Daniels sees a broad range in Dutton's work. "There's a threatening quality about him as well as his comedic talent, which a lot of actors have -- Brando, De Niro, Pacino -- that have that certain frightening quality about them. I think Charles has it too.
"I suppose with him it represents something more in terms of a series -- I don't think we've seen that in TV, a black man who's imposing, threatening, with a certain rage underneath it all ... Frustration is there, ready to break out."
Daniels, the show's creator and now its creative consultant, could hardly have done more to shape the show to fit his star. Dutton obviously got his preference in casting. The sitcom is set in Baltimore, Dutton's home town. Even the show's title is Dutton's nickname.
"We talked about what the show was going to be," said Dutton. "The original idea was sort of a black 'Honeymooners.' A lot of people in Hollywood said my performance in 'Piano Lesson' reminded them of Jackie Gleason. We talked about getting away from that because of the expectations it would create and wanting to do our own thing."
Their own thing was to put together a sitcom family headed by a Baltimore garbage collector, a hard-working man dreaming the American dream, befuddled in the pilot by the appearance of his ungrounded brother and trying to figure out how to spend more time with his night-nurse wife.
"He's a noble man, an American worker," Dutton said of Roc. "In my life it took me many years to respect that."
Indeed. Dutton's bio recounts a youth spent on the wrong side of the law, with time in reform schools and, after a manslaughter conviction, the Maryland state penitentiary. Following parole, he was returned to prison on a weapons offense. Dutton's own dramatic turn-around came when he read a book of plays -- while in solitary confinement.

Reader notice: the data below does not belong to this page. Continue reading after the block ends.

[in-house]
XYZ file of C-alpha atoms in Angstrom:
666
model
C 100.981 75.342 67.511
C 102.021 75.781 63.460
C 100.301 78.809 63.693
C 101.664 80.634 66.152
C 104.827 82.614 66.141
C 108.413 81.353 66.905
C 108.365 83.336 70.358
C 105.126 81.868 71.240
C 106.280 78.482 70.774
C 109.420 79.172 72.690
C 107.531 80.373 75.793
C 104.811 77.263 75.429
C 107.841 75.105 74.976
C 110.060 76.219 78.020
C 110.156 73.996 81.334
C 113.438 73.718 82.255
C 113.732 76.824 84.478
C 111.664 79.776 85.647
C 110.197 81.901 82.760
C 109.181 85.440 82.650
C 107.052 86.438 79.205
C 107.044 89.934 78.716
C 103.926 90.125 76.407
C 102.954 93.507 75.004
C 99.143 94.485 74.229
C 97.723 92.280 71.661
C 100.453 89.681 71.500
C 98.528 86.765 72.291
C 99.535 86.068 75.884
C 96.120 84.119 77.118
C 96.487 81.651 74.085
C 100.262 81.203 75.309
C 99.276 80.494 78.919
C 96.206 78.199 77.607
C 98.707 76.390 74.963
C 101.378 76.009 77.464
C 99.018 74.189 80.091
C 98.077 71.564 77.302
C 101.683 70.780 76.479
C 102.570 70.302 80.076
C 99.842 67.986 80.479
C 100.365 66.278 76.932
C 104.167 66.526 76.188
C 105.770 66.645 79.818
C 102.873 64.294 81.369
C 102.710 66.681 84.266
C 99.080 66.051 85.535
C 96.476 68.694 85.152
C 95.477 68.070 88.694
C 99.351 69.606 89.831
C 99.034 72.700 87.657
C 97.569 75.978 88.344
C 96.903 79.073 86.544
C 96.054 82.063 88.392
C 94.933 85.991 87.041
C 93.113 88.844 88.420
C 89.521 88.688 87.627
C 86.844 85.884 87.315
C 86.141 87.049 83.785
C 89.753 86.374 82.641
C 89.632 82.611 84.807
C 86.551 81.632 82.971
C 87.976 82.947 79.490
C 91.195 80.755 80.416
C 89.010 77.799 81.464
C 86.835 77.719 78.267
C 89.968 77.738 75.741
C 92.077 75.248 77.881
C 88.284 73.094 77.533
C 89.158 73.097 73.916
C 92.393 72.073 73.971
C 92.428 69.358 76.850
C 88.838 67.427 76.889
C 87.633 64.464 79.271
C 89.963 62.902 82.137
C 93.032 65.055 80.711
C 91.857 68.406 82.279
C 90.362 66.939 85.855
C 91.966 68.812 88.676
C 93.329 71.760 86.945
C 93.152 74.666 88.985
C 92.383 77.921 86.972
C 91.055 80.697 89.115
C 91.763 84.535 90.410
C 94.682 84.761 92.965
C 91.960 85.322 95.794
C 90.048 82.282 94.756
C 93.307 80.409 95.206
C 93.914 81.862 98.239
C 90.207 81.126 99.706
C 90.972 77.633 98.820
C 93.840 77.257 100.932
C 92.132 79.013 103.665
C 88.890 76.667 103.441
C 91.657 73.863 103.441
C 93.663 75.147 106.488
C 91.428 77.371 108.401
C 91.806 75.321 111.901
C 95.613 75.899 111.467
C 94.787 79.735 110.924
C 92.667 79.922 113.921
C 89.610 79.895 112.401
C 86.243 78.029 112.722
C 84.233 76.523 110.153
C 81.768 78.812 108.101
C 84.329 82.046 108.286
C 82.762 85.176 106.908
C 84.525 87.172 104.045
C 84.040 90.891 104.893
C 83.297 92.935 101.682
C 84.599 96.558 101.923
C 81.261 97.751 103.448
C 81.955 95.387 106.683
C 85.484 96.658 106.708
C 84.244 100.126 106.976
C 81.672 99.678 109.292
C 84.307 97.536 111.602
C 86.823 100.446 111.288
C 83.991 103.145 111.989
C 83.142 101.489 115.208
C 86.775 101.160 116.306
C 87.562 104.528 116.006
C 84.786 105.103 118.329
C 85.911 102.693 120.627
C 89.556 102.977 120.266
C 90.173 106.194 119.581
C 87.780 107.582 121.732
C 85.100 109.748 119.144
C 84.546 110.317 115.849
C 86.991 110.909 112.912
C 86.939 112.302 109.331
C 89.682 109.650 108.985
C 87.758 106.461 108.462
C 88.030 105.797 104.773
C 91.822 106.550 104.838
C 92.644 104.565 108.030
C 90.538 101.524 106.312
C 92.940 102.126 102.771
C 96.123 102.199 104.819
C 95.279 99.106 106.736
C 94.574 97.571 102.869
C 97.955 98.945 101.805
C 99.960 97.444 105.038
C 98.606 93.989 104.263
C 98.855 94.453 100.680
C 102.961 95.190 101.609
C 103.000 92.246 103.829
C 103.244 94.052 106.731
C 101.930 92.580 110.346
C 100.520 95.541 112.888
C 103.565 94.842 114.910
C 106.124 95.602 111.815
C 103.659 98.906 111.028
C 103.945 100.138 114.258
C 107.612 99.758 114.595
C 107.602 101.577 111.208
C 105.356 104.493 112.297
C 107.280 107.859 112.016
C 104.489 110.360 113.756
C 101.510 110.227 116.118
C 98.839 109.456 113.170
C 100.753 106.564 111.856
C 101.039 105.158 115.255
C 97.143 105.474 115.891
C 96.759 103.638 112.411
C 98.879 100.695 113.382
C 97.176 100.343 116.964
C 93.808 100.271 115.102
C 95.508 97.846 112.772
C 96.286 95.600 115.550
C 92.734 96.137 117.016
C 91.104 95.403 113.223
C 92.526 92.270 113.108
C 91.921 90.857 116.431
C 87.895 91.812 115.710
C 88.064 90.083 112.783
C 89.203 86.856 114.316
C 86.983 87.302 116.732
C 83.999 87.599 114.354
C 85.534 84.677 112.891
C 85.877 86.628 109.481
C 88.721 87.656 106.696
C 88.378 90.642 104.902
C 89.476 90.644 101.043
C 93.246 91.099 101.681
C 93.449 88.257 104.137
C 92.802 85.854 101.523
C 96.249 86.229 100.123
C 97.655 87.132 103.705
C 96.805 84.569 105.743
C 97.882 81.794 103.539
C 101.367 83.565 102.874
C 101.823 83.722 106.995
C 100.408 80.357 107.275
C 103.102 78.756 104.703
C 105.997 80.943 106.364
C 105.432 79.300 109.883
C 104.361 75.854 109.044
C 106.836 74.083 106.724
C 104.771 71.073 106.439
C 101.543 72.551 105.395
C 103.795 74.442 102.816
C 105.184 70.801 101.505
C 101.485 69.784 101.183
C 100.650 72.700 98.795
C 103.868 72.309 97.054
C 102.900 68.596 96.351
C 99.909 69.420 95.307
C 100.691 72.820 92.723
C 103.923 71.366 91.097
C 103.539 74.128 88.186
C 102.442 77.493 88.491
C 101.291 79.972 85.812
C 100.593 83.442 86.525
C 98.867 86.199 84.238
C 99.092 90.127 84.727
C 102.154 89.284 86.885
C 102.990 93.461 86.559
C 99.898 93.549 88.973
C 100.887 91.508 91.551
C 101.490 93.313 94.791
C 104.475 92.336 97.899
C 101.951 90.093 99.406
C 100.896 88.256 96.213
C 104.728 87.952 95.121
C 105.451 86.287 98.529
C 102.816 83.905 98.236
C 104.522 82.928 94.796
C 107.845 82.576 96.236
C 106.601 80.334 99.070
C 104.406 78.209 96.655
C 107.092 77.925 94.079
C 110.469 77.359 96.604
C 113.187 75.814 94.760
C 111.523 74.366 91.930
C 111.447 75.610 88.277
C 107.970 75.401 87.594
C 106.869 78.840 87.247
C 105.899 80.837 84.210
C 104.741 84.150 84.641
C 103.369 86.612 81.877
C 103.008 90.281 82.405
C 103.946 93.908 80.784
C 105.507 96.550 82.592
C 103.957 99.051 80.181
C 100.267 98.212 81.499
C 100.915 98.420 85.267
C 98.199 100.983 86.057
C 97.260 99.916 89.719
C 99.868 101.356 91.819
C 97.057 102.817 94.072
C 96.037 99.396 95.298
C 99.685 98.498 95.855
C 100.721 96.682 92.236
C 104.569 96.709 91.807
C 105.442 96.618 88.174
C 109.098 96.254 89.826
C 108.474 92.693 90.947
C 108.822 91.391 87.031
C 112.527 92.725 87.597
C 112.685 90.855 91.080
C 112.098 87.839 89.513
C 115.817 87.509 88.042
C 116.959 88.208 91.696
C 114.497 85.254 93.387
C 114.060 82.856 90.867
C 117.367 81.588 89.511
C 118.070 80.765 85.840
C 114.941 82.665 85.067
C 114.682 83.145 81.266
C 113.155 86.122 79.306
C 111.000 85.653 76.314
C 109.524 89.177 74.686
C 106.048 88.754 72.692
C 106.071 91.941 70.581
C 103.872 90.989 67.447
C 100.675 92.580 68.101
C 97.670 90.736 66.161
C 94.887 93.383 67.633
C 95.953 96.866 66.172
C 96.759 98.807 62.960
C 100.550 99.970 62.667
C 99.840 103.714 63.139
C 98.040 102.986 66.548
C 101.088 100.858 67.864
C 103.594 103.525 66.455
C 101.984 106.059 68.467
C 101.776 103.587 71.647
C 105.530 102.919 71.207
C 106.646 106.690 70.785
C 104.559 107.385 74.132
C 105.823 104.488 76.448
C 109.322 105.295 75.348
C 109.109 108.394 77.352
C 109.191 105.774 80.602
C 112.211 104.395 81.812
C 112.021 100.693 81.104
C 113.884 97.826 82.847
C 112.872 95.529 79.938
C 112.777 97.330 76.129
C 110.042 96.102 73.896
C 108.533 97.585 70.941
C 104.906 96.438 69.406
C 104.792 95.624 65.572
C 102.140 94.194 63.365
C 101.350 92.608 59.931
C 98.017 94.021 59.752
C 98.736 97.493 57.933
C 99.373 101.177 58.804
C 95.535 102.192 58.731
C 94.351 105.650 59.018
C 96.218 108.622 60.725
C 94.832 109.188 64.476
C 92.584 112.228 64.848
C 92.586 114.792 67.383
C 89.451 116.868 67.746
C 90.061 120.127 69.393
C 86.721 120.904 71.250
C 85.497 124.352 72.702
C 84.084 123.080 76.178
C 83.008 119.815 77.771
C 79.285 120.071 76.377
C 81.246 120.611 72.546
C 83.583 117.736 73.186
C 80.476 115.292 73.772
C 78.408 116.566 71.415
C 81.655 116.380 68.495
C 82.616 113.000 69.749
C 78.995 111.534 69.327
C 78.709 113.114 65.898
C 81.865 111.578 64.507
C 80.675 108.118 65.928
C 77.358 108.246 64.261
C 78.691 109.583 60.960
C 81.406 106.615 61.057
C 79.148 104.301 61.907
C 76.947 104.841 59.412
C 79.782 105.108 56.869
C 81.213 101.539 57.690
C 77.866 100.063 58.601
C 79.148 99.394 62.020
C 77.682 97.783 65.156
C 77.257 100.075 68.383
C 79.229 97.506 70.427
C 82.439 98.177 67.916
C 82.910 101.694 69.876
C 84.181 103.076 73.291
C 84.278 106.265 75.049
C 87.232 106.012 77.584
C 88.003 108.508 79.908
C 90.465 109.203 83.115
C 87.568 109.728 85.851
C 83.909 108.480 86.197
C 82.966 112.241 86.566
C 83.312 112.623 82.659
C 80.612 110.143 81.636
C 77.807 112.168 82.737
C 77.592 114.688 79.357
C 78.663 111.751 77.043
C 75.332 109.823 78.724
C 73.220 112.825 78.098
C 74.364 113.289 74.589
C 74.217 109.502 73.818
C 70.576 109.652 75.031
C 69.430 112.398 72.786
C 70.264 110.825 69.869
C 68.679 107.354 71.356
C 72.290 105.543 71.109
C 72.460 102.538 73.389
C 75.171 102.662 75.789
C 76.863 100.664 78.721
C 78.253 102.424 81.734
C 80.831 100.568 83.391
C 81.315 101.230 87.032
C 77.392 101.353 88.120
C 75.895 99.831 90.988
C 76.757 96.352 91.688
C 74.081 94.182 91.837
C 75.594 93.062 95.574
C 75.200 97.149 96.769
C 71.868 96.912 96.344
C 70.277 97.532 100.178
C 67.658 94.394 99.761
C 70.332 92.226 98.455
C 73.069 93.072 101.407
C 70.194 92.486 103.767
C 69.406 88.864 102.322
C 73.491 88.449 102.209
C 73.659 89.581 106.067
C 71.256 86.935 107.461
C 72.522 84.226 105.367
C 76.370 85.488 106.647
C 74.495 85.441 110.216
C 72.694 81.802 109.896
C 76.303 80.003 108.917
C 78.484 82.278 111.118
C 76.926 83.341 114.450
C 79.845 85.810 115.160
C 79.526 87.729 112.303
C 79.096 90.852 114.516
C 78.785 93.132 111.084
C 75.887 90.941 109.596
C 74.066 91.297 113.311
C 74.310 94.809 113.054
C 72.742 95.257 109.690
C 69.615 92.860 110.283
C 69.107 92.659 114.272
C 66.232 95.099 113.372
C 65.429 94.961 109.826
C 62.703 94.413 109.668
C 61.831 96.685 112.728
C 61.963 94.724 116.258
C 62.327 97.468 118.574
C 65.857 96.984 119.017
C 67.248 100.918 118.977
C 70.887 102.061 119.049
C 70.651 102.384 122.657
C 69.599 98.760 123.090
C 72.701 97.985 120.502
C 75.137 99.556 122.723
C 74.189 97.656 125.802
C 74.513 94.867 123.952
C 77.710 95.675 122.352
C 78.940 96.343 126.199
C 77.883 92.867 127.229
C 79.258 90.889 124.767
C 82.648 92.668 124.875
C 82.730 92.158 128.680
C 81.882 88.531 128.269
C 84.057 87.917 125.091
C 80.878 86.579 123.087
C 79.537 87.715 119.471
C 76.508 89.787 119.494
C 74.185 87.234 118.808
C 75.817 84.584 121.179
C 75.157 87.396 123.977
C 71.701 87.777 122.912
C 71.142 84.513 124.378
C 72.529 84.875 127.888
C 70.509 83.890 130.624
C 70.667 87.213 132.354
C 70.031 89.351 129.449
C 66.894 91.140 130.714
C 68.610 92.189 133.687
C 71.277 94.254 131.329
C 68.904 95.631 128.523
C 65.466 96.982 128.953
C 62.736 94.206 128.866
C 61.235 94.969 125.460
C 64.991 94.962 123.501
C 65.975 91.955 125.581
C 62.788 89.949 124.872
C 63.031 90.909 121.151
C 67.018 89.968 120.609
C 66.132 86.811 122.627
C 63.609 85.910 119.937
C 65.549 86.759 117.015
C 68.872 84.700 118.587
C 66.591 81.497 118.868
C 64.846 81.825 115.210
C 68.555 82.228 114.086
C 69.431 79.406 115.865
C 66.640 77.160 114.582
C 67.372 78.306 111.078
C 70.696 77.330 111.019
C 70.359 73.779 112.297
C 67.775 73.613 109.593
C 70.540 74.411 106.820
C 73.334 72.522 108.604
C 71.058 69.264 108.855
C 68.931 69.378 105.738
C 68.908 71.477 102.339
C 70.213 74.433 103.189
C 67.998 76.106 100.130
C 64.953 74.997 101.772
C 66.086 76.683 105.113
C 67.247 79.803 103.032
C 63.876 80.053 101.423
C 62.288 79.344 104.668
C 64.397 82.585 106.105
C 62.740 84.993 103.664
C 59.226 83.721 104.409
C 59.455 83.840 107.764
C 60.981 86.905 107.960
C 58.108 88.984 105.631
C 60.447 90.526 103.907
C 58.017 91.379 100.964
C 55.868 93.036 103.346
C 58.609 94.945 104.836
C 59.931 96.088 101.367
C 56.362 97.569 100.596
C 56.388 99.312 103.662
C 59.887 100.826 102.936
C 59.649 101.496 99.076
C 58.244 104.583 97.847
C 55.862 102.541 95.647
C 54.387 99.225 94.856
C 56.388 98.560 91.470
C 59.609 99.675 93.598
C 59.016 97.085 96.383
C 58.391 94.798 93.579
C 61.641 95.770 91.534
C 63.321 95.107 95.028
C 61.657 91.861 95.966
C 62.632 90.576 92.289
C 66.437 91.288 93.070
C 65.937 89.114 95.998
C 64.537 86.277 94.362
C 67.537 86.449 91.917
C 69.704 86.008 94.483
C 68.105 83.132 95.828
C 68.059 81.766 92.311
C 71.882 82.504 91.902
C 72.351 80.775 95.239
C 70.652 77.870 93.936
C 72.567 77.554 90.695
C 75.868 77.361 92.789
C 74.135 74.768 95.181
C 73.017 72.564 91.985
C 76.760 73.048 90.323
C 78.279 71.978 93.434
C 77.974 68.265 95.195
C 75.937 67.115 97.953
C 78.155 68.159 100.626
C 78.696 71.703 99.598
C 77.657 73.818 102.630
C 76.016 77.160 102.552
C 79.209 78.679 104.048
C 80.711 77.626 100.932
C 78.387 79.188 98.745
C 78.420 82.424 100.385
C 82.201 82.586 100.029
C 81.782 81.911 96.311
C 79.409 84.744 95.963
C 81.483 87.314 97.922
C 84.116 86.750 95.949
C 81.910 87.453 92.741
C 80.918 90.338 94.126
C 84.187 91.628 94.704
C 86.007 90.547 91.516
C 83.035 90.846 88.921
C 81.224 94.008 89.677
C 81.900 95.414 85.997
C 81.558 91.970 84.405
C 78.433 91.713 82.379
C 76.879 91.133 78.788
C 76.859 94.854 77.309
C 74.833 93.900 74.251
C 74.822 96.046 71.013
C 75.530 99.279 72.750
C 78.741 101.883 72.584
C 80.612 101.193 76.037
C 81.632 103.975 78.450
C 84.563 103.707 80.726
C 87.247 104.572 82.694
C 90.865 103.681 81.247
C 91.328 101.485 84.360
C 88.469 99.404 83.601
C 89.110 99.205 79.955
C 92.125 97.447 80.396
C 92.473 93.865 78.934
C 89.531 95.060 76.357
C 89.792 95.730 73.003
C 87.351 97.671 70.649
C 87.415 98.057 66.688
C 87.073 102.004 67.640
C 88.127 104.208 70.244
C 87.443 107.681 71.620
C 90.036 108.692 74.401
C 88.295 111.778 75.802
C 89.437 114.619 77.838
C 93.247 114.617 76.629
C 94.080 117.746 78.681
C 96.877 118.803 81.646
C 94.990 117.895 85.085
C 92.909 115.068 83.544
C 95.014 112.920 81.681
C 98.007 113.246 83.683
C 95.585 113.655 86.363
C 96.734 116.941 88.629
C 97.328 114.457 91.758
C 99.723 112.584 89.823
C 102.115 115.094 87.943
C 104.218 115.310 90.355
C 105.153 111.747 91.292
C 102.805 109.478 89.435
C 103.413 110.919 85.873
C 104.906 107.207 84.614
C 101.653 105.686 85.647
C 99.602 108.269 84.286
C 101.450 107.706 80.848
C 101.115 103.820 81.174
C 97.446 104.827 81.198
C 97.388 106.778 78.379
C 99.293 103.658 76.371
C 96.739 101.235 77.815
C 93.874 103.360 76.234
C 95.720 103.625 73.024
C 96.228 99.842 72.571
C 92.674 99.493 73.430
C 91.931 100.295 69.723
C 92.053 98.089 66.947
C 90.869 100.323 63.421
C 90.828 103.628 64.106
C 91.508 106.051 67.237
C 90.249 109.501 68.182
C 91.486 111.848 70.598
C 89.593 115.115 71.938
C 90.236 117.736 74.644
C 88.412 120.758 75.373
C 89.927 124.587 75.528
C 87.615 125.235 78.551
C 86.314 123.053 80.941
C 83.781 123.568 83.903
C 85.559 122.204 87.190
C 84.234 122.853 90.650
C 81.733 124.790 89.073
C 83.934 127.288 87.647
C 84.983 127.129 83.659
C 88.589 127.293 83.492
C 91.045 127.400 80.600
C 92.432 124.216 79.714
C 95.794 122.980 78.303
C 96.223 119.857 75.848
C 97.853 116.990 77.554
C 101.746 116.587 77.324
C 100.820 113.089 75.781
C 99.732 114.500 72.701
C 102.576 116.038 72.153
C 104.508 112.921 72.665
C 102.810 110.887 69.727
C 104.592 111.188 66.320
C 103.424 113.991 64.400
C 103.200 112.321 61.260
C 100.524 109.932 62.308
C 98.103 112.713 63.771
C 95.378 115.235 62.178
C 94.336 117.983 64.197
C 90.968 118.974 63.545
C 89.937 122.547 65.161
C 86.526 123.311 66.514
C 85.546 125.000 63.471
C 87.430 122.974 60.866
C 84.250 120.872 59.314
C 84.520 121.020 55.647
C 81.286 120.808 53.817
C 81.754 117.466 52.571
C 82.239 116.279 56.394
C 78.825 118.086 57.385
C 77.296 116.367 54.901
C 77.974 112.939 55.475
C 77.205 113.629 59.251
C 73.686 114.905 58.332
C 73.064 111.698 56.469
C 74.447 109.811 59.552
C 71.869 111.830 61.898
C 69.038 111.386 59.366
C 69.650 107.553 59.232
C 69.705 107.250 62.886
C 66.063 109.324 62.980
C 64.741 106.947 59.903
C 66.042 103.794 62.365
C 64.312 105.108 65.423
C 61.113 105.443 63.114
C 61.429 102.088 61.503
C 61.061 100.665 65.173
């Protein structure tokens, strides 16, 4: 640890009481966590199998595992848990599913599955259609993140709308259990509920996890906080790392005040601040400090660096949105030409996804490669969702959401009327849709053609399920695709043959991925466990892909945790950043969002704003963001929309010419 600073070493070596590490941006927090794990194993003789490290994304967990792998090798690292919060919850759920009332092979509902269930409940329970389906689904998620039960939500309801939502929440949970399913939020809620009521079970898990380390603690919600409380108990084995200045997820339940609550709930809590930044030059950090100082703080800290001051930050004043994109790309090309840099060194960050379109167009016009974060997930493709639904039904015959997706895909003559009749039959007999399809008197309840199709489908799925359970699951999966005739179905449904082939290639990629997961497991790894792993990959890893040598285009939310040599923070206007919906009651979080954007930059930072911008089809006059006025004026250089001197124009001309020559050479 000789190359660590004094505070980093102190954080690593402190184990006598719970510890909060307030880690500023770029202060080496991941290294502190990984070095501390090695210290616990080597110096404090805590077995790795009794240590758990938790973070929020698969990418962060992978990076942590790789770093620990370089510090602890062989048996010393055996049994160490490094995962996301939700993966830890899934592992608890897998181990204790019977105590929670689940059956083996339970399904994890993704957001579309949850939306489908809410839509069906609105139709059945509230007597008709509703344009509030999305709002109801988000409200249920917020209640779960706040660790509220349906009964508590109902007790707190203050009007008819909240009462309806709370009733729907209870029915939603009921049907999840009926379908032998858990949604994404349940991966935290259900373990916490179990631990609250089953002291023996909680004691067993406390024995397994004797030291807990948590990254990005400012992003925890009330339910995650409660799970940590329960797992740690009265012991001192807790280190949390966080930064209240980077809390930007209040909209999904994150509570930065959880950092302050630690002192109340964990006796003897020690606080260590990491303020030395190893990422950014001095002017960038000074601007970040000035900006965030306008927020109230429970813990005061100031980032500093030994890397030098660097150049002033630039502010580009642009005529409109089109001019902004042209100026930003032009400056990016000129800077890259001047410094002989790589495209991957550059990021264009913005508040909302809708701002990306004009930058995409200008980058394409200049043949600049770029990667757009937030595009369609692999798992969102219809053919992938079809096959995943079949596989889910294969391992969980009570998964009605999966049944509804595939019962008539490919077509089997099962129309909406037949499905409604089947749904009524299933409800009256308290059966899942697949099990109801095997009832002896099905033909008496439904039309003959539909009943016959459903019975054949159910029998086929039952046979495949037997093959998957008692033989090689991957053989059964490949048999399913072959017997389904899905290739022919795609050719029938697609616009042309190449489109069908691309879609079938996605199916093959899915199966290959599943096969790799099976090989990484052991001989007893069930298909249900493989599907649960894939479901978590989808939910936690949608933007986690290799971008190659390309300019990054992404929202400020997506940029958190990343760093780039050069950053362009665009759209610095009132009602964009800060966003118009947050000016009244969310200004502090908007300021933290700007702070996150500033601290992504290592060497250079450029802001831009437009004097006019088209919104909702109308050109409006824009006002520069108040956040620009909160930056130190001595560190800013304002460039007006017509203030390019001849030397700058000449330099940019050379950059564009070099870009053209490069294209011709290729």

He started an inmates' drama group, then earned a bachelor's degree from Towson State University following his release in 1976. There was Baltimore theater work and in 1980 he was accepted at the Yale Drama School. Thus began his association with August Wilson, the man and his work.
And there he was last year, with his wife, actress Debbi Morgan, watching Morse accept the Tony but receiving an honor of another kind from one of Broadway's legends. "Charlie," said Morse, holding his Tony, "Mr. Dutton, you're a remarkable man."
"In my early years," said Dutton, reflecting on his character and his character, "I could not conceive of myself working hard for a living. As I grew and matured, I have nothing but the highest respect and regard for workers.
"I happened to luck up and have talent to fall into a well-paying career. But I look at people who work in hotels, in services; I have this new-found respect and awe for breadwinners. These people work as hard as I do for eight hours a day and don't make near as much. I think about that a lot as I approach a script. Roc is a man who works physically hard for his money."
And who can be funny. As in a scene in the pilot, which may be trimmed for time, when Roc dispenses encouragement to a young colleague lamenting that girls are turned off when they find he's a garbage man.
Garbage is nothing to be ashamed of, says Roc. "Everything's destined to be garbage. Even us. They call them cemeteries -- but they're really nothing but garbage dumps for people."
"This doesn't compare to August Wilson or Shakespeare," said Dutton considering the material at hand. "But at the same time it's definitely a craft to write this stuff, to hone it down to where it's funny and in 22 minutes to get some meat into an episode. I respect these writers. They have a task to crank these things out every week."